It was the winter of 1803, and the Hammersmith district of London was being terrorized by a spectre described as wearing a white shroud and having large, glassy eyes. There were sightings nearly every night. Residents came to the police station to report the terrifying Hammersmith Ghost who seemed to go out of its way to scare any passerby. In this case, the ghost turned out to be a phony, but even the fake spirit managed to cause a real death.
One of the most alarming encounters concerned an elderly woman and her younger, pregnant friend. The two women were allegedly so scared upon seeing the ghost that they died of fright in their beds a few days later. Another sighting occurred and caused a wagoner to lose control of his horses. His 16 passengers were injured. Finally, a brewer named Thomas Groom claimed to be strangled from behind while strolling through a churchyard. After grappling with his assailant, Groom turned around in time to see the ghost vanish behind a row of tombstones.
Local speculation eventually traced the ghost to the restless spirit of a man who had slashed his own throat 12 months prior; as a suicide case, his soul was unable to rest peacefully, so the theory went. But skeptics in the village believed they were being victimized by a prankster, and quickly formed a vigilante group.
On December 29, members of the group, including night-watchman William Girdler, spotted a shrouded figure lurking about the area. The group gave chase; halfway into their pursuit, the figure dropped his shroud and escaped.
Four days later, everything changed.
Thomas Millwood, a 32-year-old plasterer, was returning home along Black Lion Lane on the evening of January 3, 1804. Having just come from his parents’ home, Millwood was still wearing his white work clothes: an apron, waistcoat, and trousers. One of the vigilantes named Francis Smith spotted Millwood and immediately shouted: “Damn you. Who are you and what do you want? I’ll shoot you if you don’t speak!” Without waiting for a response, Smith fired two gunshots, one of which hit Millwood in the face and killed him instantly.
Hearing the shots from her house, Anne Millwood called out her brother’s name in the street but did not get an answer. She ran into the direction of Black Lion Lane and found him sprawled across the ground, covered in blood. Once it became evident that Millwood was the victim of mistaken identity, and that Smith had fired his gun in haste, Smith surrendered to police. Millwood’s body was taken to the Black Lion Inn and examined by the local surgeon, where it was confirmed that a bullet wound to the lower left jaw and subsequent spinal damage had been the cause of death.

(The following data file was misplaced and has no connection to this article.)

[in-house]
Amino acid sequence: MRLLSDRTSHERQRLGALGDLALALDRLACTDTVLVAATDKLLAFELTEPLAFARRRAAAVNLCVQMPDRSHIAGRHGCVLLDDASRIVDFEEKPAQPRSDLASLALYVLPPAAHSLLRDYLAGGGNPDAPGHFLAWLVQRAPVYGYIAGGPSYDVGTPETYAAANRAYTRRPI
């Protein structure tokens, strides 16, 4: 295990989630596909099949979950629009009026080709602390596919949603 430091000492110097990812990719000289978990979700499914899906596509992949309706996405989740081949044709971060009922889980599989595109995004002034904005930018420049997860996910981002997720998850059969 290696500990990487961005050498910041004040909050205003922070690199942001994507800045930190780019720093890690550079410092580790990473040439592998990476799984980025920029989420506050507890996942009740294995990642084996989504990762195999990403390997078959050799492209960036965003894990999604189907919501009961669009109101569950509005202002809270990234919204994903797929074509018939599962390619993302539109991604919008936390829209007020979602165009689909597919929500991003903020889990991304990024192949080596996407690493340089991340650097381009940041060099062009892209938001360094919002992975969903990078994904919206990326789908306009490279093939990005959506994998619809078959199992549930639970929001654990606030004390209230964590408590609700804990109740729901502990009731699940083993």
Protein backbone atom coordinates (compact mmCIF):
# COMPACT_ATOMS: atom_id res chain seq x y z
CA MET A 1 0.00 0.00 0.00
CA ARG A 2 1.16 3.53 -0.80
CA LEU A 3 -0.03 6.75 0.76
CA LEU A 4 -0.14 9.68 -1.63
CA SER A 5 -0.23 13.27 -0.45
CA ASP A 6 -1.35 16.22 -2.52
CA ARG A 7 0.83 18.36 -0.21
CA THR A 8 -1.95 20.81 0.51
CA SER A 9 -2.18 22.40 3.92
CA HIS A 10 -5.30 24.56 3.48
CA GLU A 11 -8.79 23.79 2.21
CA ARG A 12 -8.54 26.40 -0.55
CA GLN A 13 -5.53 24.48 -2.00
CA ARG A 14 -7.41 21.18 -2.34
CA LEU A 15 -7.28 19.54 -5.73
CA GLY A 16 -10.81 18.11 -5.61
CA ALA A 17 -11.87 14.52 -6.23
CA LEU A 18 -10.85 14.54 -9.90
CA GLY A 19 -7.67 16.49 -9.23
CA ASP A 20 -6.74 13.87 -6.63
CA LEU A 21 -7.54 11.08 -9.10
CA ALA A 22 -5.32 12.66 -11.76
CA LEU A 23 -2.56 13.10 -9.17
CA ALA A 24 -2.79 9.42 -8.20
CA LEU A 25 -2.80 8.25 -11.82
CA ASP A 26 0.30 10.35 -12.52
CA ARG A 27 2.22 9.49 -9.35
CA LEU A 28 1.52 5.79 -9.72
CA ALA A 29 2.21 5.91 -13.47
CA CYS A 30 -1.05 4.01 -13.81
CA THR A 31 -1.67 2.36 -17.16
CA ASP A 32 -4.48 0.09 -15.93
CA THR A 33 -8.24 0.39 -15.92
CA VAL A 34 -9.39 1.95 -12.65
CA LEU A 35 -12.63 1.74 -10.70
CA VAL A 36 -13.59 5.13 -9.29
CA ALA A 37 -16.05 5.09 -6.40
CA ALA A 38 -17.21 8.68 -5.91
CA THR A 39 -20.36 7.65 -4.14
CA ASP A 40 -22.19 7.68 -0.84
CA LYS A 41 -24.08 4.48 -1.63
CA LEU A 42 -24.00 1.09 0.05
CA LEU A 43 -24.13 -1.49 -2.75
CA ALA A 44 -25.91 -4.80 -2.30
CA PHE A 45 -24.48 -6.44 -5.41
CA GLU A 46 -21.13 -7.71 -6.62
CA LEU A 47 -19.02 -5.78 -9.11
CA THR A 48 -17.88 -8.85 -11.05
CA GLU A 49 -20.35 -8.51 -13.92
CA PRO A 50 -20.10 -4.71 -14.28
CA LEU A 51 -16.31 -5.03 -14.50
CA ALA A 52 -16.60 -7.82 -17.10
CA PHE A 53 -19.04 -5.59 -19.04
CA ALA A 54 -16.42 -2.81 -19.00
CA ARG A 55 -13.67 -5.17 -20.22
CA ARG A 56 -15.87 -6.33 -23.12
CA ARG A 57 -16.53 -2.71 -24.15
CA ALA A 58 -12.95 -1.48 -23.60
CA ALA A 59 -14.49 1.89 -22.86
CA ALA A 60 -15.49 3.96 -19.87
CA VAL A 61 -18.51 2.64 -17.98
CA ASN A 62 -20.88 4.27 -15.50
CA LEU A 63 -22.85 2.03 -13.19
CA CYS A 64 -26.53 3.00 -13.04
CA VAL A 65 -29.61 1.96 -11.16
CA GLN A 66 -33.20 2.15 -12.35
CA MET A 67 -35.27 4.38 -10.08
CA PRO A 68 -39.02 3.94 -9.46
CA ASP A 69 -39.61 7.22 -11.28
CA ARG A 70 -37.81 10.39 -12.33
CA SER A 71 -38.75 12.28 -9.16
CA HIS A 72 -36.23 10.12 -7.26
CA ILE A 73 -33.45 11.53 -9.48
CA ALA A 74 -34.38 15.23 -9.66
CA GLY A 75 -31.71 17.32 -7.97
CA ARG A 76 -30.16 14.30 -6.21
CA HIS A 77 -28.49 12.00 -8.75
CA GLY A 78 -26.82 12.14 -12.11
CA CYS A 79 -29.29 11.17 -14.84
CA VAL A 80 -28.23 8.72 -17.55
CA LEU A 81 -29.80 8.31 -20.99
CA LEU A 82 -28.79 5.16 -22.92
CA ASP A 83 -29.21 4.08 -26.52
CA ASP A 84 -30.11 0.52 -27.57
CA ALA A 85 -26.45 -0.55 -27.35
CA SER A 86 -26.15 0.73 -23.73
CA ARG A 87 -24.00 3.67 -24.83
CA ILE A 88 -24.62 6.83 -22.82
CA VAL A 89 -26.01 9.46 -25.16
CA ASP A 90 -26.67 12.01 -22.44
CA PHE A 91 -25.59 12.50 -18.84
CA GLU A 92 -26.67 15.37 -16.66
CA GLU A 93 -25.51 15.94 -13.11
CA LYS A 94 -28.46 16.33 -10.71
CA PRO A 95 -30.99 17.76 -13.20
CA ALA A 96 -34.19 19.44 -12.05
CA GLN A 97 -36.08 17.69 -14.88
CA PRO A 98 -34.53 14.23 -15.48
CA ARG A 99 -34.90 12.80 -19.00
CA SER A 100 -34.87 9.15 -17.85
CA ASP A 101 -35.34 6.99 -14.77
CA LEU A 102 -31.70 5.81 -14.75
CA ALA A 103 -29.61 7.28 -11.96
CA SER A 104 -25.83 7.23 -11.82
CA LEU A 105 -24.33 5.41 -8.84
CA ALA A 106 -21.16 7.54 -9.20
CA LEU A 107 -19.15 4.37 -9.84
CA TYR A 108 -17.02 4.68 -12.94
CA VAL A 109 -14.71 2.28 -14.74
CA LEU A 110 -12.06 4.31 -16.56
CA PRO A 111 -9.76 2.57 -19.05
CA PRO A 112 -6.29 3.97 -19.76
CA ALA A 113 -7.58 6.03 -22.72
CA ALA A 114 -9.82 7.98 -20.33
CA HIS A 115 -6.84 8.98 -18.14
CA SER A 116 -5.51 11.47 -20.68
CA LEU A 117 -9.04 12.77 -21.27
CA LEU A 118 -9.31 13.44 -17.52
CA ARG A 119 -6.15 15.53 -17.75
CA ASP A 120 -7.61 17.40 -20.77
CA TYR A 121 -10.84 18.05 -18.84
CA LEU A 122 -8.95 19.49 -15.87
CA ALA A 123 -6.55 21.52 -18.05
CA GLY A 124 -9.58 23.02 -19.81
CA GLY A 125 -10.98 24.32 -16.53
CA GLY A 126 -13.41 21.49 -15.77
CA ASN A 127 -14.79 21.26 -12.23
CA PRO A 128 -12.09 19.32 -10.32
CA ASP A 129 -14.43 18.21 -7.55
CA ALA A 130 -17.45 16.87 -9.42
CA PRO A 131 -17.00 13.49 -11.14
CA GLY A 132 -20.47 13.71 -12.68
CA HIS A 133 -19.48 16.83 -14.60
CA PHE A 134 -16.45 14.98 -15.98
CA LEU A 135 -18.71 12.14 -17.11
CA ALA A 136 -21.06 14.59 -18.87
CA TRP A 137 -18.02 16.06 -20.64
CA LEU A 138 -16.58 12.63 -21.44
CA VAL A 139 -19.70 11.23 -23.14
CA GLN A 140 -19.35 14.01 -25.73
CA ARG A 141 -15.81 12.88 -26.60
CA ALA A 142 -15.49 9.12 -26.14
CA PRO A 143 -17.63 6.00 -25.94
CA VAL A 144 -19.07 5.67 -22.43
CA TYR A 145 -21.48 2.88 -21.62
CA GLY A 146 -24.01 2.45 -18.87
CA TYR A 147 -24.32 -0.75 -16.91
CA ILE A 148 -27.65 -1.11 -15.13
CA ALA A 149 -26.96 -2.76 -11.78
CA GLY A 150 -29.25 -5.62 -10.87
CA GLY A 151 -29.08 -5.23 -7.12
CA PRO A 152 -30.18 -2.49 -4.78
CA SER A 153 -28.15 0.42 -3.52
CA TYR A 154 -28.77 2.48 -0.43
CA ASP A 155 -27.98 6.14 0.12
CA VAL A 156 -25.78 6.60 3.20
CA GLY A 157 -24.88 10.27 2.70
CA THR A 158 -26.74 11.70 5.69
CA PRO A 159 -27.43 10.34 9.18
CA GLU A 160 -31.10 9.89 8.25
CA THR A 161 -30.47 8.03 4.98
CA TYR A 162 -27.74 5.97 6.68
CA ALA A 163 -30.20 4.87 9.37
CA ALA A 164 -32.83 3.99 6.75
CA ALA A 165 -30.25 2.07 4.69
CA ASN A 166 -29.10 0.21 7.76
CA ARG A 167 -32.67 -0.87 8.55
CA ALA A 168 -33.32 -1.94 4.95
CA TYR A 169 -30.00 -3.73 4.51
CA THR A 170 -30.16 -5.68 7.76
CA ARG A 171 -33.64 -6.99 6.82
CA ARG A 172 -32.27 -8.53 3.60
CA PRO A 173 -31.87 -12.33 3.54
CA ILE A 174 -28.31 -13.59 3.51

Two days later, a man named John Graham came forward and admitted to being the Hammersmith “ghost.” Graham stated that he had created the ruse to scare his apprentices who had been frightening his children with ghost stories. Still, his reasoning did not explain why unrelated people had been attacked. Unsure about how to deal with him, the judges granted him bail while they deliberated. No records of further legal action against Graham exist.
At a coroner’s inquest, Francis Smith was deemed responsible and sent to Newgate Prison to await trial. A week later, Smith pled not guilty despite admitting to firing the shot. Because no one had actually witnessed the shooting, there was a greater burden of proof on the prosecution. Smith compounded his plea by justifying his actions as self-defense. Several character witnesses attested to Smith’s good standing.
Surprisingly, Millwood’s mother-in-law, Phoebe Fulbrooke testified that Millwood was aware of the Hammersmith Ghost, and that she had warned him against wearing white clothing in the street at night. She further testified that he ignored her suggestion.
After a lengthy analysis of the facts, the Lord Chief Baron leaned toward conviction. He reminded the jury that Smith was not acting in self-defense, and that the shooting was not accidental. Taking this into account, the jury found Smith guilty of manslaughter. But the Lord Chief Baron would not accept the verdict. Instead, two additional judges, Justice Rooke and Justice Lawrence, spoke to the jury and implored them to reconsider. The jury held a second meeting and subsequently found Smith guilty of murder. He was sentenced to be hanged and dissected the following Monday.
Crying hysterically, Smith collapsed and had to be carried out of the courtroom. The Lord Chief Baron, either in a moment of compassion or in recognition of the public backlash that might ensue, referred Smith’s punishment to King George III. That evening, the King commuted Smith’s death sentence to one year of imprisonment with hard labor. On July 14, 1804 he received a full pardon.
In the years that followed the Hammersmith Ghost case, similar instances of mistaken identity were brought to trial. It was determined that there was little defense for a person who committed a violent crime while actually believing they were acting in good faith. This legal haziness would not be settled until 180 years later in 1984, when Regina vs. Williams was brought to the Court of Appeal.
Though the Hammersmith Ghost and Thomas Millwood have long since disappeared from view, local legend maintains that Millwood’s spirit is not at peace. Every 50 years, his ghost is said to appear in the bar that now stands on the location of his death.
Ironically, the very man gunned down because he appeared as a ghost is now said to haunt the site where he died.
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